Upending the usual model of drug development, Novartis finds that focusing on a rare disease with well-understood genetics can pay off big time
On June 18 the U.S. Food & Drug Administration approved Ilaris, a biotech drug for a rare cluster of autoimmune diseases caused by a single genetic mutation. For its manufacturer, Novartis (NVS), the approval is vindication of the Swiss pharmaceutical firm's radical new approach to drug development.
Ilaris might never have made it to market if it wasn't for the efforts of Dr. Tim Wright, head of translational medicine at Novartis. Shortly after joining Novartis in 2004, Wright came up with a breakthrough idea to revive a drug that had been languishing in the company's labs. Novartis had previously tested the drug, which blocks an immune system protein known as interleukin-1 (IL-1) in rheumatoid arthritis, with disappointing results.
Taking a different tack, Wright, formerly chief of rheumatology at the University of Pittsburgh, proposed testing the drug in a disease called Muckle-Wells. It is an illness so rare that, among Novartis' staff, only Wright's boss, Dr. Trevor Mundel, was familiar with it. Mundel, who is Novartis' global head of development, understood that the inflammatory disorder, whose symptoms range from rashes and joint pain to severe kidney damage, afflicts just a few thousand patients worldwide. But he deemed it a worthy target because the cause of the disease was clearly defined: In May 2004, academic researchers had pegged it to a single rogue gene that leads the body to overproduce IL-1. Wright and Mundel believed the company needed to test only a small number of patients to prove whether the drug, known as canakinumab, was effective.
custom-tailored for these patients"
In August 2004, Wright and Mundel brought their plan to Novartis' head of global discovery, Mark Fishman, and to other senior executives within the company. "There was some disbelief, as we were proposing studying a disease only Trevor and I had ever heard of," Wright recalls. They got a green light, and the first four patients received the drug in February 2005.
Within five hours of a single injection, the patient's symptoms had visibly improved. Within a day they were gone, and by the end of the week the disease was barely detectable in the blood. Even more astonishing, the patient remained symptom-free for the next six months. This caught Wright and Mundel completely by surprise. "The reality is, many experimental drugs fail," Wright says. "This one is basically custom-tailored for these patients."
Still, the drug went nowhere for 18 months. "We sat at the table, and in principle we agreed to go ahead, but in practice nothing happened," recalls Fishman. With evidence emerging that IL-1, an inflammatory protein, could be involved in as many as 30 other indications ranging from gout to cardiovascular disease to type 2 diabetes—all much more common and potentially more lucrative—the company had problems deciding which to pursue first. "It got completely bogged down in these interminable debates around value that have paralyzed drug companies for years," explains Mundel.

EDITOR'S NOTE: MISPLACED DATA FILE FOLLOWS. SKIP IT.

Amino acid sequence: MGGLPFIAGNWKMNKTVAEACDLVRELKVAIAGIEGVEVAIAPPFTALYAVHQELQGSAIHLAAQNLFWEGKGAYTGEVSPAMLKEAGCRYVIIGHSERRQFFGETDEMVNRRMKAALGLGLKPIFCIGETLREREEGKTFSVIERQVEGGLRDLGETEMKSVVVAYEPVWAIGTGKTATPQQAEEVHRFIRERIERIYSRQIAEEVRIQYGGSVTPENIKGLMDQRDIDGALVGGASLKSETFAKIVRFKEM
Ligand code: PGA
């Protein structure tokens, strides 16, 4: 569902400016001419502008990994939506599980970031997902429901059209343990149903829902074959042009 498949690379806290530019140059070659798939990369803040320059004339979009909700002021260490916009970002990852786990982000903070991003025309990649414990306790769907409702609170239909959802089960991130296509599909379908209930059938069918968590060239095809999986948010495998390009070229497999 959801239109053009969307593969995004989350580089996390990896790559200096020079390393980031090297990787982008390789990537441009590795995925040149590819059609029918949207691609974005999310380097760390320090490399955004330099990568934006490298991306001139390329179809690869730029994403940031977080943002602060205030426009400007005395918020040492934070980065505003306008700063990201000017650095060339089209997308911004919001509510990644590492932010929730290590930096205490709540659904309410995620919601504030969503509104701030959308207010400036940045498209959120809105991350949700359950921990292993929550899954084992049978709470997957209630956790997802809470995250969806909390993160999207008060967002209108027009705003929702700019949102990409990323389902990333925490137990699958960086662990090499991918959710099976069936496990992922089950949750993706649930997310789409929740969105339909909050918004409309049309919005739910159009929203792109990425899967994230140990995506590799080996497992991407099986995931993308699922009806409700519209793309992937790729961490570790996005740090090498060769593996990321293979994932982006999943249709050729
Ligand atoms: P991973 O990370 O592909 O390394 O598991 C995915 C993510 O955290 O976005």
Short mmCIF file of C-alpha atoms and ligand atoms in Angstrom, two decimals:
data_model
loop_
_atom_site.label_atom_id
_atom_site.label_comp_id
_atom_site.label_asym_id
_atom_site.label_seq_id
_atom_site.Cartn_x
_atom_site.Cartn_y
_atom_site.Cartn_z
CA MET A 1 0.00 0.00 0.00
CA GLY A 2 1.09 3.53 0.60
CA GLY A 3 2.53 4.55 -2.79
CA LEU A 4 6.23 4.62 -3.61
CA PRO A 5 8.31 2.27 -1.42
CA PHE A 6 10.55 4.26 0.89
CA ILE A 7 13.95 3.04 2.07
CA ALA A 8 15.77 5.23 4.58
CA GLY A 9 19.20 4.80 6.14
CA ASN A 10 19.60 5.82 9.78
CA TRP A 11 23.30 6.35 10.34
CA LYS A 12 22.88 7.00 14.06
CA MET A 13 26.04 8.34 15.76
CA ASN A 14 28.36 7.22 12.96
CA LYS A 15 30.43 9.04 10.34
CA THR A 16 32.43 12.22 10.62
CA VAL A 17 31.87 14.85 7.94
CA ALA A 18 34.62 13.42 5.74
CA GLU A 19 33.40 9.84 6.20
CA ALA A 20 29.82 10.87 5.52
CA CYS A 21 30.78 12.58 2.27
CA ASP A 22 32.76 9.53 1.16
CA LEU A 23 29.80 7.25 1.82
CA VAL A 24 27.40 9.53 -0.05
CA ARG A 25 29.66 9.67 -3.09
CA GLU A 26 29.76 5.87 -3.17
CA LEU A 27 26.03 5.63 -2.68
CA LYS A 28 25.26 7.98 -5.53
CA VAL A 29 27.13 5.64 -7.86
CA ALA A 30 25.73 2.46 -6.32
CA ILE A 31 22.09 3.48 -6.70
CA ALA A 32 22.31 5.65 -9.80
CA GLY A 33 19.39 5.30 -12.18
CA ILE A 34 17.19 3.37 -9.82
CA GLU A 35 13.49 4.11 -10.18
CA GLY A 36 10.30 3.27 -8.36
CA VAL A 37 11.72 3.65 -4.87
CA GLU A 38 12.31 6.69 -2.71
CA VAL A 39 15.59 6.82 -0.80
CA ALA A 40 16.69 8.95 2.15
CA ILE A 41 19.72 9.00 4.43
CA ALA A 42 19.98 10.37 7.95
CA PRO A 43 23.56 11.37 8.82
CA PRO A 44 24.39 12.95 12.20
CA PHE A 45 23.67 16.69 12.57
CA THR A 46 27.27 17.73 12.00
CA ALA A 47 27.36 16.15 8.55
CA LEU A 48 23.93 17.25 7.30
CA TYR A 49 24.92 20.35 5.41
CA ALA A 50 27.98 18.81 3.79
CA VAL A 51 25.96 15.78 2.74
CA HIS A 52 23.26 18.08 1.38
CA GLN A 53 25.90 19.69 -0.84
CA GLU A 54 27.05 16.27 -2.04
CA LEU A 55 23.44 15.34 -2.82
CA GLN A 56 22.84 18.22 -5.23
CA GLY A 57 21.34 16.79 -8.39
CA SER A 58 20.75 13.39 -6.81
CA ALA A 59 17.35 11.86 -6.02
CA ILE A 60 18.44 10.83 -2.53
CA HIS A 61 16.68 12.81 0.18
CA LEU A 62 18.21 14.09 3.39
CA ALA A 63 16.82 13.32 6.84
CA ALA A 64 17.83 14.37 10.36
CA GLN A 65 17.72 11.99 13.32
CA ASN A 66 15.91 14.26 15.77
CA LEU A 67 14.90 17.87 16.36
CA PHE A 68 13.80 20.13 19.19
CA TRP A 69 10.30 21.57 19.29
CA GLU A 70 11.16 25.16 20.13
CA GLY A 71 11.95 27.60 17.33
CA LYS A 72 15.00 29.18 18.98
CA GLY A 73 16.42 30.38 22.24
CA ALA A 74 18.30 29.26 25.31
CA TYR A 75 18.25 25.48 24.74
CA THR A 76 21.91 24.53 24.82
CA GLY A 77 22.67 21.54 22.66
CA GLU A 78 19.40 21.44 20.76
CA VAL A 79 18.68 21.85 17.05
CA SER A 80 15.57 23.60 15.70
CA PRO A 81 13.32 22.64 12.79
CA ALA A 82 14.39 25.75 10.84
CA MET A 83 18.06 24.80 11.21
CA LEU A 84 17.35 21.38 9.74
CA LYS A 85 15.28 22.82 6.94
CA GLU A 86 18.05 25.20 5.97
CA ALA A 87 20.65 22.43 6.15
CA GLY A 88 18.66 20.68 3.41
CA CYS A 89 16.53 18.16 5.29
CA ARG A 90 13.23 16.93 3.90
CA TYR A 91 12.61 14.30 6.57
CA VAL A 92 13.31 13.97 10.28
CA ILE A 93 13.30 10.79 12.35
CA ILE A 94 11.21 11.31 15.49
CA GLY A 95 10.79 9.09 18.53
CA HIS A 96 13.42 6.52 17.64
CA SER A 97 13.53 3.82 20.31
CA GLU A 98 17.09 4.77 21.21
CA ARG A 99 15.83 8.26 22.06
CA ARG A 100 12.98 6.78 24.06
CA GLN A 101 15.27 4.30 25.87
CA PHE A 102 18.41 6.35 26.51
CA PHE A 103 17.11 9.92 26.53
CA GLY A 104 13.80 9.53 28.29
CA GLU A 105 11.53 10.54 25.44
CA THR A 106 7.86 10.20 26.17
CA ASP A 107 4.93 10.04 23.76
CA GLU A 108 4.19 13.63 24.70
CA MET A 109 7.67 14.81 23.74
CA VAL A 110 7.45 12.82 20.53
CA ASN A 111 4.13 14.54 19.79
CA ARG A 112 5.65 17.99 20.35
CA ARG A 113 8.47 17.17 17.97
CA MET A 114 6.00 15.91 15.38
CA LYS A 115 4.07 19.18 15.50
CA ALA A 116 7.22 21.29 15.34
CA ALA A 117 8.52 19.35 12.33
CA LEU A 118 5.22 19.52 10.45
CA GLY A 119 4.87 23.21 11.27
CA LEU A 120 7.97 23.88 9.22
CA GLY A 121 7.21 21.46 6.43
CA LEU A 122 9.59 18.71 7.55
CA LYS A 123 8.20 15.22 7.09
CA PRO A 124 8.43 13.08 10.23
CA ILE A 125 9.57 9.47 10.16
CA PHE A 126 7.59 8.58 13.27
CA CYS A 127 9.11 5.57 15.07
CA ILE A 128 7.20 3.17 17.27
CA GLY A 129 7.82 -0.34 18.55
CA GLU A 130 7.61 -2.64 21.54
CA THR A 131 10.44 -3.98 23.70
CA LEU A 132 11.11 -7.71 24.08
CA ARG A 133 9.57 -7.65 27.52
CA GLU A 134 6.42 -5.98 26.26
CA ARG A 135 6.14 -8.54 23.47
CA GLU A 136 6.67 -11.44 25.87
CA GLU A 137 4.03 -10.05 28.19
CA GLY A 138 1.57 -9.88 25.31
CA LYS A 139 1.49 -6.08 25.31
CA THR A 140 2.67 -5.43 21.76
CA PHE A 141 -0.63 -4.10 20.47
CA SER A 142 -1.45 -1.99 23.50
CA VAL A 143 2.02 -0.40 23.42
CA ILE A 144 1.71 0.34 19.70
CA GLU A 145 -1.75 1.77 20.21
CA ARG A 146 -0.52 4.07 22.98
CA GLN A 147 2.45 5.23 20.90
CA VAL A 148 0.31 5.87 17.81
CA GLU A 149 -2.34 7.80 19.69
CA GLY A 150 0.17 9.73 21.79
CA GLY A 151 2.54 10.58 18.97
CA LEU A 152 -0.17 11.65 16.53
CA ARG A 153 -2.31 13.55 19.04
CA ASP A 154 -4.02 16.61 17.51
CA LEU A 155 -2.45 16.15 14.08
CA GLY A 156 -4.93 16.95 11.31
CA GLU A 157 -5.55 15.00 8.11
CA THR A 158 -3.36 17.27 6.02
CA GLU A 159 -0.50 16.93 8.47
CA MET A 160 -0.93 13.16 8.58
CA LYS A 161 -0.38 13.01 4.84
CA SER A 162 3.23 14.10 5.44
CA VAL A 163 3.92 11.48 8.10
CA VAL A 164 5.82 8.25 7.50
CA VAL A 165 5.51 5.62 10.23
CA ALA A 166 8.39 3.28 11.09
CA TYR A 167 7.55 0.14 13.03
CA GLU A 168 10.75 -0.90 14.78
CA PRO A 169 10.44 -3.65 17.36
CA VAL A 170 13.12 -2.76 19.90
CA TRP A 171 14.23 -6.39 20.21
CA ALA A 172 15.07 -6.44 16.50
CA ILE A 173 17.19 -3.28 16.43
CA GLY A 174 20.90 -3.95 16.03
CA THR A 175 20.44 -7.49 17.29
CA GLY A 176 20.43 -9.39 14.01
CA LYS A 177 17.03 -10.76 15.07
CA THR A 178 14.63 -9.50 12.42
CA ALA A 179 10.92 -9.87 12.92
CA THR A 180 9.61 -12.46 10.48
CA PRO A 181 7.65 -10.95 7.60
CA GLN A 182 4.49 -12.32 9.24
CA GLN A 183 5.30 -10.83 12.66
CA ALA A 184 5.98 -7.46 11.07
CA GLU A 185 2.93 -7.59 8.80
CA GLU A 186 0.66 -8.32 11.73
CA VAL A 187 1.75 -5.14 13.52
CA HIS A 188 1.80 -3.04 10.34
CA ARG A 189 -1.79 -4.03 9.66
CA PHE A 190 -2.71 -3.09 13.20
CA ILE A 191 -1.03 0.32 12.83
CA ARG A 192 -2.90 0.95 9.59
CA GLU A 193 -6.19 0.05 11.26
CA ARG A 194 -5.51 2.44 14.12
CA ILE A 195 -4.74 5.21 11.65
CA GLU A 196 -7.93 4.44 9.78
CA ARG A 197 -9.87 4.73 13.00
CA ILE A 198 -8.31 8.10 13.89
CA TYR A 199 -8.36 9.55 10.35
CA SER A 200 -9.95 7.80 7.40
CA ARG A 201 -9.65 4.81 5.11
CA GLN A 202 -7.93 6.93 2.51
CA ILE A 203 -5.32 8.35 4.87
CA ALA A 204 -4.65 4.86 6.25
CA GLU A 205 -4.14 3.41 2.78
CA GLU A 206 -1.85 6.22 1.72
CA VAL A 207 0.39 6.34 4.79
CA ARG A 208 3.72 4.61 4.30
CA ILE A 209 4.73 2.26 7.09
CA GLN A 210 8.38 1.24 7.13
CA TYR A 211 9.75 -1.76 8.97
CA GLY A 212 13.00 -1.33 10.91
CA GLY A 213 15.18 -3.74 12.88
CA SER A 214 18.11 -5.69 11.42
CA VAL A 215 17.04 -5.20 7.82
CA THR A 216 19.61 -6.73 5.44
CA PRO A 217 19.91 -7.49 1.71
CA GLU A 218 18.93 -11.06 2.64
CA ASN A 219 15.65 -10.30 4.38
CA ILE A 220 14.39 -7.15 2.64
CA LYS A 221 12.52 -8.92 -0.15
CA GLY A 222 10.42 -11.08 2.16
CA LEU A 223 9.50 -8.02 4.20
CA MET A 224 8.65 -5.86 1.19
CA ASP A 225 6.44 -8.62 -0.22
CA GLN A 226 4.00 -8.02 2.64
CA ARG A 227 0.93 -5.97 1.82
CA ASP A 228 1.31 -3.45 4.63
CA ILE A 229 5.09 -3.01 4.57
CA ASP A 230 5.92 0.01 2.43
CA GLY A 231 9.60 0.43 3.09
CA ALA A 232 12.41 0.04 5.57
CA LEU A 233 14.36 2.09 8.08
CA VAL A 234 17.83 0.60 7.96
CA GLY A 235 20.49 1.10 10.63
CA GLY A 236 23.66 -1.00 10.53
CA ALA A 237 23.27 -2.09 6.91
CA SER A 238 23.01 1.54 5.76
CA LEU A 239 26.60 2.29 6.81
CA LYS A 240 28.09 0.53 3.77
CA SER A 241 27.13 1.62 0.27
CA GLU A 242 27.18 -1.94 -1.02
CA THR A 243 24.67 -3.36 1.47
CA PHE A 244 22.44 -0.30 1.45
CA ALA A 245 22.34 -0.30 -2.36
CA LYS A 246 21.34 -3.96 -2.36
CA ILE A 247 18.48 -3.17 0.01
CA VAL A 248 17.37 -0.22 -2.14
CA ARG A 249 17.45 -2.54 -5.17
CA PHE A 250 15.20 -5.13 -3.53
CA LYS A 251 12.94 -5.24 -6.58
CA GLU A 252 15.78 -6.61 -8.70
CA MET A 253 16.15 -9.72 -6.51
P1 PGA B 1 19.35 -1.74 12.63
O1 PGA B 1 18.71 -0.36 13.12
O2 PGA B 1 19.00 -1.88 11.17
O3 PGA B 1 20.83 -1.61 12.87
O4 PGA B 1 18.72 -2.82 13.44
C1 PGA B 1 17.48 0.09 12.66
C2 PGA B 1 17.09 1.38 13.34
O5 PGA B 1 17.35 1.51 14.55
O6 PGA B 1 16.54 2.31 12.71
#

By early 2006, Novartis CEO Dan Vasella, frustrated that the drug was still in limbo, intervened. He says his initial insistence on reviving the project was "met with passive resistance,—people would nod but not follow through." Some in marketing thought Muckle-Wells was too rare a disease to explore and strongly believed the company would be better off pursuing bigger markets.
It wasn't until early 2007 that development began in earnest, exploring a group of rare but potentially life-threatening autoinflammatory diseases called cryopyrin-associated periodic syndromes (CAPS), which include Muckle-Wells. That delay was a misstep that allowed Regeneron Pharmaceuticals REGN in Tarrytown, N.Y., to get to market first, in February 2008. "It took way too long, much longer than necessary" Vasella says with evident irritation.
It was a setback, but not a total loss. Novartis investigated the drug in CAPS patients and in 23 patients with systemic juvenile idiopathic arthritis (SJIA), the most severe form of arthritis in children. Through the use of computer modeling and simulation, the company was able to move directly from small proof-of-concept trials in both CAPS and SJIA directly to late-stage trials with hundreds of patients, shaving off a year of development time and tens of millions of dollars.
On June 3 the New England Journal of Medicine published important data on Novartis' phase 3 trial of the Muckle-Wells drug, now called Ilaris. Over 90% of children and adults suffering from the immune disorders that the drug was designed to treat experienced rapid, sustained remissions.
Over the next three years, Novartis hopes to file for approval to use Ilaris to treat gout, juvenile arthritis, rheumatoid arthritis, and neonatal onset multisystem inflammatory disease, which causes brain inflammation in newborns. The company is also exploring its use in chronic obstructive pulmonary disease and diabetes.